NVIDIA Is Being Pushed to the Edge

A collaboration between NVIDIA and Edge Impulse is increasing the accuracy of edge ML models deployed on resource-constrained devices.

Nick Bild
24 days agoMachine Learning & AI
Computer vision on edge hardware is maturing rapidly (📷: Edge Impulse)

As NVIDIA’s GTC 2024 continues this week, the big announcements keep rolling in. We recently reported on the new Blackwell architecture, which enables more practical training and inferencing of massive trillion-parameter machine learning (ML) models. But we would be remiss if we did not also mention the updates at the other end of the spectrum — edge ML. A sledgehammer is not the right tool for every task, after all.

Edge ML allows us to run models directly on devices at the network's edge, such as smartphones, sensors, IoT devices, and other embedded systems. This approach enables data processing and analysis to occur locally on the device itself, rather than relying on centralized servers or cloud infrastructure. The significance of edge ML lies in its ability to address the limitations of traditional techniques that heavily rely on large, remote clusters of powerful computers and GPUs.

These edge techniques enhance privacy and security by keeping sensitive data localized and reducing the risks associated with transmitting data over networks. With the increasing concerns surrounding data privacy and regulations like GDPR and CCPA, organizations are increasingly being compelled to prioritize data protection. Edge ML is also particularly crucial in applications where instantaneous responses are necessary, such as autonomous vehicles, industrial automation, and healthcare monitoring systems. In scenarios like these, even milliseconds of delay can have significant consequences, making edge inferencing indispensable for achieving acceptable performance.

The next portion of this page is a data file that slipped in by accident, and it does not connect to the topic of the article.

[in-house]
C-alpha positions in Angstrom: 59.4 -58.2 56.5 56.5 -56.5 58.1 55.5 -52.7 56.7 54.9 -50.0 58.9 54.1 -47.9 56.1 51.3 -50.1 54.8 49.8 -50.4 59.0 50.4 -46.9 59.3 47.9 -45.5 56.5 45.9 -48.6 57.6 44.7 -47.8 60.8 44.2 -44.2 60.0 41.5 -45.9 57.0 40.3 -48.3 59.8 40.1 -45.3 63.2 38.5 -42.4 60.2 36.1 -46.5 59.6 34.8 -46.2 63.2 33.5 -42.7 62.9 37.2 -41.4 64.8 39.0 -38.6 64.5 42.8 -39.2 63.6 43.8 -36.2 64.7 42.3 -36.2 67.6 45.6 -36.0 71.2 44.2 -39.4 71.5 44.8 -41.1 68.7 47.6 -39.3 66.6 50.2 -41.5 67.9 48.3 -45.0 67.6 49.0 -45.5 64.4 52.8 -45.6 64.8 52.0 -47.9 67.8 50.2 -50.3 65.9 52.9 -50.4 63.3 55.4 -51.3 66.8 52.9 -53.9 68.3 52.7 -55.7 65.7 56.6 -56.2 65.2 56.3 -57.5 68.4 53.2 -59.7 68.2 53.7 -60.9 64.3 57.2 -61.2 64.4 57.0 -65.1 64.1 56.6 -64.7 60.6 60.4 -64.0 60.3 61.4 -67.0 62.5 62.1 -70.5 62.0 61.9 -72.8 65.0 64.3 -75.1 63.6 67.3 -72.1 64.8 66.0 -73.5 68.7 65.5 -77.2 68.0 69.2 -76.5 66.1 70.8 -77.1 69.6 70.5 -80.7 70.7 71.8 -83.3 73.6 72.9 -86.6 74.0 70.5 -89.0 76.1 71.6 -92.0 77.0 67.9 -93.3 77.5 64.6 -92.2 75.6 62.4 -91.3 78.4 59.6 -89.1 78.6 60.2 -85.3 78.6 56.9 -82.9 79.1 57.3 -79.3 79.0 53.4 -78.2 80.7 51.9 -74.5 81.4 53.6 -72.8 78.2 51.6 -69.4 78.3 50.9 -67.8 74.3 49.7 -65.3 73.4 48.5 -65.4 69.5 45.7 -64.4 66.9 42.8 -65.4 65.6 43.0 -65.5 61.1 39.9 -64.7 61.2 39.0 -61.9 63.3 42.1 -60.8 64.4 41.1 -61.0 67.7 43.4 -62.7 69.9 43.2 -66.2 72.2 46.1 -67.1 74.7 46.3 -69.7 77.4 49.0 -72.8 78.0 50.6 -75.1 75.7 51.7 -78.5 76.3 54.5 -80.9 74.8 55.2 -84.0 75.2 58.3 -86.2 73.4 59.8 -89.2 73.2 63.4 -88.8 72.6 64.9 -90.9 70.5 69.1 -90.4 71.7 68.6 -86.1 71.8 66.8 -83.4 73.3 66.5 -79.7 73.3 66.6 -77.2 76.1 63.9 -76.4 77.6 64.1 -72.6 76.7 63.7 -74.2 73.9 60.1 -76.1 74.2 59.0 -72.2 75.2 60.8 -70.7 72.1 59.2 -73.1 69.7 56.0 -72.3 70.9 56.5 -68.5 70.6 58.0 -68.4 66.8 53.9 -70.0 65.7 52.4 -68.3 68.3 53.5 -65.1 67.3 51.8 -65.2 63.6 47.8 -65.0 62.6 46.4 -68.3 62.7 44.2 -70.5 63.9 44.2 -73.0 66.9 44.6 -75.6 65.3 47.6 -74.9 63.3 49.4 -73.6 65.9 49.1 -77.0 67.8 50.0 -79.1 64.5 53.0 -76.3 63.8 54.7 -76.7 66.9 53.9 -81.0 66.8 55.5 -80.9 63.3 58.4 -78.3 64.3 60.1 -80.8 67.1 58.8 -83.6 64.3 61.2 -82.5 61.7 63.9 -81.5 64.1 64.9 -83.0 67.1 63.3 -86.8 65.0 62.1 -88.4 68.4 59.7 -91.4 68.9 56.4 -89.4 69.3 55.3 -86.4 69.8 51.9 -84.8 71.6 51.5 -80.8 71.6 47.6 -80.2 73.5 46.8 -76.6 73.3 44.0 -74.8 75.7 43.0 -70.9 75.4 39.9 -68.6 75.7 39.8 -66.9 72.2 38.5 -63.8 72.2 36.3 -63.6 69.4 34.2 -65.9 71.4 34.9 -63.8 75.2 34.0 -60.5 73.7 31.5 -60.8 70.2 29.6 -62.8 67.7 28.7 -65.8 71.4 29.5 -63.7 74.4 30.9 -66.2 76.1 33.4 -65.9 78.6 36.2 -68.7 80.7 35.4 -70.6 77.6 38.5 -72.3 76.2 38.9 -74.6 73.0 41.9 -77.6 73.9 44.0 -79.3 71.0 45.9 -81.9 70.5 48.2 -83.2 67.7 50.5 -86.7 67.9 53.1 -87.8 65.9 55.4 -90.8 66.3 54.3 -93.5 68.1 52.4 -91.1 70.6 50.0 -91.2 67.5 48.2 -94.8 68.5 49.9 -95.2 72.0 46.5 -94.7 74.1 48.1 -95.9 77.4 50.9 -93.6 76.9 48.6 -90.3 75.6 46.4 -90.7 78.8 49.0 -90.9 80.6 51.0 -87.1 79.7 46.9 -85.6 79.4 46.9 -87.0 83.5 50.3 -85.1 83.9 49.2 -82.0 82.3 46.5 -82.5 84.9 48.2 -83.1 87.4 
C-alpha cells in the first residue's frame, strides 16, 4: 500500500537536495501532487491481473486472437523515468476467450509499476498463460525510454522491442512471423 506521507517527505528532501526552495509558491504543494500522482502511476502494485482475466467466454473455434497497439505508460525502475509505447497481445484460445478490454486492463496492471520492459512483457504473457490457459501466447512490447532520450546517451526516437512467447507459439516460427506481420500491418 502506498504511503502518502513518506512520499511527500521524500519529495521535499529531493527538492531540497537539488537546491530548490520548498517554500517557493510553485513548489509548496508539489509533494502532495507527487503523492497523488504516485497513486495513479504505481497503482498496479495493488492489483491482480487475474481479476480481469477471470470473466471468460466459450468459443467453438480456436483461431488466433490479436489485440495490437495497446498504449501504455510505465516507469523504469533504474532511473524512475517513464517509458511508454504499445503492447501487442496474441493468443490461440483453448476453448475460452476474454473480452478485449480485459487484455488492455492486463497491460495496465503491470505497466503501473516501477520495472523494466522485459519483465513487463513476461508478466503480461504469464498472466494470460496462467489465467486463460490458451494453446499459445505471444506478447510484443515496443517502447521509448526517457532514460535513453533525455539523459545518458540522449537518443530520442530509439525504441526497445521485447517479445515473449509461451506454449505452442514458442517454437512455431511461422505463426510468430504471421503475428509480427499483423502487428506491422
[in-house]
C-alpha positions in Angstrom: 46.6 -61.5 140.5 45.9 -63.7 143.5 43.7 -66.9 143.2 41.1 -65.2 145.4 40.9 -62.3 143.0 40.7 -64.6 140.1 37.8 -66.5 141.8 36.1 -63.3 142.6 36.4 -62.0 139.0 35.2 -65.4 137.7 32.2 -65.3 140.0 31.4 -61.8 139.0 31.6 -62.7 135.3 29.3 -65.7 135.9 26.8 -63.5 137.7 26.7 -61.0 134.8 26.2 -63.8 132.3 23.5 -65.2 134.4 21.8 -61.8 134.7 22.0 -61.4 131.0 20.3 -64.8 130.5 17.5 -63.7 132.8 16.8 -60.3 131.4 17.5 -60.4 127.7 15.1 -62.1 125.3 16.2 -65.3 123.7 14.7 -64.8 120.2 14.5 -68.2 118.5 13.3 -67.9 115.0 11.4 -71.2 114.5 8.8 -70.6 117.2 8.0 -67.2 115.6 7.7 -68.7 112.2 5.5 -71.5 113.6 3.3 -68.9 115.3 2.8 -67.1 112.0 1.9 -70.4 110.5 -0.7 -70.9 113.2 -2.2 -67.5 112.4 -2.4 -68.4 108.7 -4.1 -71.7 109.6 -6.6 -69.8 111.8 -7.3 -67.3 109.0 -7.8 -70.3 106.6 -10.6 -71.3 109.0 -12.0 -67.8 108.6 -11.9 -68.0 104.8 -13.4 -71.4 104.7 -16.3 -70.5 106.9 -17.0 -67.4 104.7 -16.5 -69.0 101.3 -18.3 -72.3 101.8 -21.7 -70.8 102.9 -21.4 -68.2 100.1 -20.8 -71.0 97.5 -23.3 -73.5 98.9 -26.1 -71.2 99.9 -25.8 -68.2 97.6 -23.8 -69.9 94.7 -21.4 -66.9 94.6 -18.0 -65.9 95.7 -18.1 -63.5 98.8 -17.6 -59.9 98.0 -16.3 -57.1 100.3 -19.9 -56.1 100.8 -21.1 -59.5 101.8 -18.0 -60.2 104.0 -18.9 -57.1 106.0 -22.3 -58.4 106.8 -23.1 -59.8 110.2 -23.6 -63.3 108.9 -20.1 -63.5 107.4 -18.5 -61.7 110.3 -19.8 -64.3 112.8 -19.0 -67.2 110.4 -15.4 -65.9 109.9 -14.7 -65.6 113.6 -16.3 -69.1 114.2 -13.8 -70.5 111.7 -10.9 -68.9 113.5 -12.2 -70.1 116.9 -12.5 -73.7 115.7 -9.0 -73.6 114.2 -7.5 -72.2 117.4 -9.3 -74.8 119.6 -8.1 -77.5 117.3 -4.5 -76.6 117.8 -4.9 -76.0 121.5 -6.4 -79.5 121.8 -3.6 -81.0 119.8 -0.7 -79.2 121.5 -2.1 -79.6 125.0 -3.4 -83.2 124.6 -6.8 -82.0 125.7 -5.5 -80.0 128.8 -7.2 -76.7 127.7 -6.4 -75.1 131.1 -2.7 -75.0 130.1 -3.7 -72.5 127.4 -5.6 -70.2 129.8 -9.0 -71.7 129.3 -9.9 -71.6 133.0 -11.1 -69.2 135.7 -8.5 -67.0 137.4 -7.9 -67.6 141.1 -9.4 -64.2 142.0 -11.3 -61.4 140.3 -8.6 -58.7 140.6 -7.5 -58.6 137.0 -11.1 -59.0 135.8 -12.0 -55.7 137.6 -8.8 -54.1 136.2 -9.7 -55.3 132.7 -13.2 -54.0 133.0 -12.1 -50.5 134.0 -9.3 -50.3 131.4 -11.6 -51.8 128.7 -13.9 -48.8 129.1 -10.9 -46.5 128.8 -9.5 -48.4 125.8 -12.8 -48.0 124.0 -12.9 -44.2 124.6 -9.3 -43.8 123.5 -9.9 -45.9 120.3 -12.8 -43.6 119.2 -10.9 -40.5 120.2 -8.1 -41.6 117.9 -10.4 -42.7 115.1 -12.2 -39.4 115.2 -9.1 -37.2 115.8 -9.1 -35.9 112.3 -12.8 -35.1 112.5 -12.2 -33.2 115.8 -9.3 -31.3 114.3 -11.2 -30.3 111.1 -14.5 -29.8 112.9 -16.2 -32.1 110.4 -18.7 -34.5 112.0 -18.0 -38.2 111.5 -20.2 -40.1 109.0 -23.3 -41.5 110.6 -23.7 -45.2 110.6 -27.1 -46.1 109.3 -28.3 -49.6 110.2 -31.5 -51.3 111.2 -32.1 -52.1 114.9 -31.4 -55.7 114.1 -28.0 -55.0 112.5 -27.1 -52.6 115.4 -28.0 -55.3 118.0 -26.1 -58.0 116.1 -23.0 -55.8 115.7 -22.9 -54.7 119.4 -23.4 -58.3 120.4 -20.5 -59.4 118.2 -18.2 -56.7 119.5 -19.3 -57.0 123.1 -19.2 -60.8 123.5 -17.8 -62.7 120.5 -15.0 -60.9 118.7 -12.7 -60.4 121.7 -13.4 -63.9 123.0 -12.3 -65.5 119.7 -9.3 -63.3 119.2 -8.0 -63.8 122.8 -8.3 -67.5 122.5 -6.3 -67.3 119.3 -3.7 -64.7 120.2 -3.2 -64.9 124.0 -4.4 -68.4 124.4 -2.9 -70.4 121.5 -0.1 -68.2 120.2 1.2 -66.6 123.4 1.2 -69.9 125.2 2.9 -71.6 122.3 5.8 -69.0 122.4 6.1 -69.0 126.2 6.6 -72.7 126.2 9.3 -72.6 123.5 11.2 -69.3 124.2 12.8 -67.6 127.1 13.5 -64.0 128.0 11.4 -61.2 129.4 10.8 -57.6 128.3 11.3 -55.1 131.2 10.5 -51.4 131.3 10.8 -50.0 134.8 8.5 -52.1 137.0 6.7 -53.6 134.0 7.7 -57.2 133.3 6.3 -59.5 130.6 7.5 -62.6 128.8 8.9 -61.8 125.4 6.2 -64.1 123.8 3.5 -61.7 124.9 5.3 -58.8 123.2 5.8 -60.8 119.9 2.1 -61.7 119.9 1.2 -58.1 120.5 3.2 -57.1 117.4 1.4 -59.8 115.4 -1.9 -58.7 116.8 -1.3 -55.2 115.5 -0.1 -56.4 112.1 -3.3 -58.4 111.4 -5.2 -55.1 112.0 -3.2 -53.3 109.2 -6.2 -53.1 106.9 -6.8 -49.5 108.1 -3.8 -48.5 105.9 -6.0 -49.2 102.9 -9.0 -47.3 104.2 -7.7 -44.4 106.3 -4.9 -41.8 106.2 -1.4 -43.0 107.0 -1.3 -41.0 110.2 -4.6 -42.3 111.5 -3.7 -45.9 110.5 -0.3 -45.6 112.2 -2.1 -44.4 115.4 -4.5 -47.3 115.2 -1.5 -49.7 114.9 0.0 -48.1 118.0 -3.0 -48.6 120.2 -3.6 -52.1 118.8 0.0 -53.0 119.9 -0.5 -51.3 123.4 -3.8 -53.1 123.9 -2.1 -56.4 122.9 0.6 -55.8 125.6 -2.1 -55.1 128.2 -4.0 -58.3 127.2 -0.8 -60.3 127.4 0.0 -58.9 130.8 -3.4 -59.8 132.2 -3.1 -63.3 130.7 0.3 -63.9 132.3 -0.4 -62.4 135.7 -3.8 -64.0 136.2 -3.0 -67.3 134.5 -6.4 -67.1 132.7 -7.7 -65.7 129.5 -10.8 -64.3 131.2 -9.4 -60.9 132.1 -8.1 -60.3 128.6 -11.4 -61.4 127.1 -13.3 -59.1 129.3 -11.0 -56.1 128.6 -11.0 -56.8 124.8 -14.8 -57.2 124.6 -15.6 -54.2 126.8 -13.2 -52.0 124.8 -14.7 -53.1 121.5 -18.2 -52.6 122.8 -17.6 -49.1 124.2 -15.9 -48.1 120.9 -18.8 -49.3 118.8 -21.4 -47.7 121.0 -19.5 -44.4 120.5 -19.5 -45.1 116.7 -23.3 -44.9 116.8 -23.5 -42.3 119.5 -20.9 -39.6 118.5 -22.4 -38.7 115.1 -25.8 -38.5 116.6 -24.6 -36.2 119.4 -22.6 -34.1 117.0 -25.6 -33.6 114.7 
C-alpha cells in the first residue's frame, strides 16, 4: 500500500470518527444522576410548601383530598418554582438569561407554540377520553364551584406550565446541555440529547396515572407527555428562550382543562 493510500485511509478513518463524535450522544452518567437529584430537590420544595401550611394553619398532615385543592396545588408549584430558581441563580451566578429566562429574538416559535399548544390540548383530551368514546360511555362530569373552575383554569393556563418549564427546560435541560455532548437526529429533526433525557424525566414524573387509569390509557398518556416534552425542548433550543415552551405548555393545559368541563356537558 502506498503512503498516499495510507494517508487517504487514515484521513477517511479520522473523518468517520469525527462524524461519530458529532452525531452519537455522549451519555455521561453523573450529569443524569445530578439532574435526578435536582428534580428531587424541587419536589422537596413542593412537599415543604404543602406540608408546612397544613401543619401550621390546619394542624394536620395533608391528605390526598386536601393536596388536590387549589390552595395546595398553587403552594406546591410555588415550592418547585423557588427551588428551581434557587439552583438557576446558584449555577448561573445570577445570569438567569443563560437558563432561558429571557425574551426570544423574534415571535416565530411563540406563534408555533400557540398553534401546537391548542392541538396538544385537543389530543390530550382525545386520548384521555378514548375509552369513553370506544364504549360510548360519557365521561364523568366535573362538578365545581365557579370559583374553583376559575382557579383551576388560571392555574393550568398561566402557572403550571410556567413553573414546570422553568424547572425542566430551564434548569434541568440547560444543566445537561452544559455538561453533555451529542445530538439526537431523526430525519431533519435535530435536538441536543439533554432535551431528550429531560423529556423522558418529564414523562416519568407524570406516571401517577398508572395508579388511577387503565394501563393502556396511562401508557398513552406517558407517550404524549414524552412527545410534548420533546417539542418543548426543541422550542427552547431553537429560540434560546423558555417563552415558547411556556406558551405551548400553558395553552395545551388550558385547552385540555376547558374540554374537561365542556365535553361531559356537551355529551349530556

At the conference, a collaboration between NVIDIA and Edge Impulse was announced that promises to help edge ML applications mature. The Edge Impulse platform is tailored to building and deploying machine learning models to edge devices. And with their newly released integration with NVIDIA’s TAO and Omniverse, those models will be more accurate and efficient than ever, greatly expanding the number of use cases for edge ML.

Using the NVIDIA TAO Toolkit, developers can create powerful, customized, production-ready computer vision applications. In the past, these applications would need to be deployed to expensive, energy-hungry computing equipment that is not well-suited for portable applications where privacy and speed are required. But now, models trained with TAO can be fine-tuned and deployed using the Edge Impulse platform. And with the optimization tools that are available, these models can be deployed to the tiniest of platforms — even those powered by Arm Cortex-based microcontrollers.

Of course an ML algorithm is only as good as the data it was trained on, so Edge Impulse has also integrated NVIDIA’s Omniverse into their workflow. Omniverse allows organizations to quickly generate large amounts of high-quality synthetic image data. This is especially important where obtaining real-world data is costly, time-consuming, or creates privacy concerns. As data collection can be a major drain on resources, this new feature promises to greatly accelerate time to market for production models.

Taken together, these enhancements will allow users to rapidly create professional-grade industrial ML models that can run on heavily resource-constrained devices. That will open up a new world of possibilities for edge ML, from the visual inspection of manufacturing production lines to detect defects and equipment malfunctions, to surgery inventory object detection to prevent postoperative complications.

Nick Bild
R&D, creativity, and building the next big thing you never knew you wanted are my specialties.
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